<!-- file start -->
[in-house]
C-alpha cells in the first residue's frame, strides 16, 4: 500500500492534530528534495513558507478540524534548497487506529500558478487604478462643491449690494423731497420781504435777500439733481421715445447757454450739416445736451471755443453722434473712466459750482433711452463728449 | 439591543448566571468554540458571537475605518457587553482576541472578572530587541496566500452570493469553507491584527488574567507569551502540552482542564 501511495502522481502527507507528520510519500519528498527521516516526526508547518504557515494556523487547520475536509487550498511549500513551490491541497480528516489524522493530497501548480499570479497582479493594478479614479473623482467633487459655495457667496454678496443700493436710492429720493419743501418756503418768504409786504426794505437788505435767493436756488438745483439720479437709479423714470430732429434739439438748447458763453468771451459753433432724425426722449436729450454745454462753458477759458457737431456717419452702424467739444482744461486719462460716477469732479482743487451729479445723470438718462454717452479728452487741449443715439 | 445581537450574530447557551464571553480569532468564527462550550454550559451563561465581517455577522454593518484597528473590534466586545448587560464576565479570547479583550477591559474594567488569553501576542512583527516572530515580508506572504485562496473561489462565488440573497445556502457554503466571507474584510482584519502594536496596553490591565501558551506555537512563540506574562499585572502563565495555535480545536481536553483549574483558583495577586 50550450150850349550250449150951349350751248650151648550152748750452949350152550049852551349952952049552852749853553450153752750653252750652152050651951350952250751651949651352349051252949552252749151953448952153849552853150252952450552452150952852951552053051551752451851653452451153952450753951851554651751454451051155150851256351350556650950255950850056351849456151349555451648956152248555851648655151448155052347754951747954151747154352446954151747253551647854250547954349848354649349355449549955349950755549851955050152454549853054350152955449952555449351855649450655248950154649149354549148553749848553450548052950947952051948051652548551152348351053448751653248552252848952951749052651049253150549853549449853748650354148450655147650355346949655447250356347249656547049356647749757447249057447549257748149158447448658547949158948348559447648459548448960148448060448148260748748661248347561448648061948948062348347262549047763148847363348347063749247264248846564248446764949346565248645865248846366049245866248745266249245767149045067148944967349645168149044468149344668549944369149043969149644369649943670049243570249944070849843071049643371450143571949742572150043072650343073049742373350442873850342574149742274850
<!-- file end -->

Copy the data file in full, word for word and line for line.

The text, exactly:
[in-house]
C-alpha cells in the first residue's frame, strides 16, 4: 500500500492534530528534495513558507478540524534548497487506529500558478487604478462643491449690494423731497420781504435777500439733481421715445447757454450739416445736451471755443453722434473712466459750482433711452463728449 | 439591543448566571468554540458571537475605518457587553482576541472578572530587541496566500452570493469553507491584527488574567507569551502540552482542564 501511495502522481502527507507528520510519500519528498527521516516526526508547518504557515494556523487547520475536509487550498511549500513551490491541497480528516489524522493530497501548480499570479497582479493594478479614479473623482467633487459655495457667496454678496443700493436710492429720493419743501418756503418768504409786504426794505437788505435767493436756488438745483439720479437709479423714470430732429434739439438748447458763453468771451459753433432724425426722449436729450454745454462753458477759458457737431456717419452702424467739444482744461486719462460716477469732479482743487451729479445723470438718462454717452479728452487741449443715439 | 445581537450574530447557551464571553480569532468564527462550550454550559451563561465581517455577522454593518484597528473590534466586545448587560464576565479570547479583550477591559474594567488569553501576542512583527516572530515580508506572504485562496473561489462565488440573497445556502457554503466571507474584510482584519502594536496596553490591565501558551506555537512563540506574562499585572502563565495555535480545536481536553483549574483558583495577586 50550450150850349550250449150951349350751248650151648550152748750452949350152550049852551349952952049552852749853553450153752750653252750652152050651951350952250751651949651352349051252949552252749151953448952153849552853150252952450552452150952852951552053051551752451851653452451153952450753951851554651751454451051155150851256351350556650950255950850056351849456151349555451648956152248555851648655151448155052347754951747954151747154352446954151747253551647854250547954349848354649349355449549955349950755549851955050152454549853054350152955449952555449351855649450655248950154649149354549148553749848553450548052950947952051948051652548551152348351053448751653248552252848952951749052651049253150549853549449853748650354148450655147650355346949655447250356347249656547049356647749757447249057447549257748149158447448658547949158948348559447648459548448960148448060448148260748748661248347561448648061948948062348347262549047763148847363348347063749247264248846564248446764949346565248645865248846366049245866248745266249245767149045067148944967349645168149044468149344668549944369149043969149644369649943670049243570249944070849843071049643371450143571949742572150043072650343073049742373350442873850342574149742274850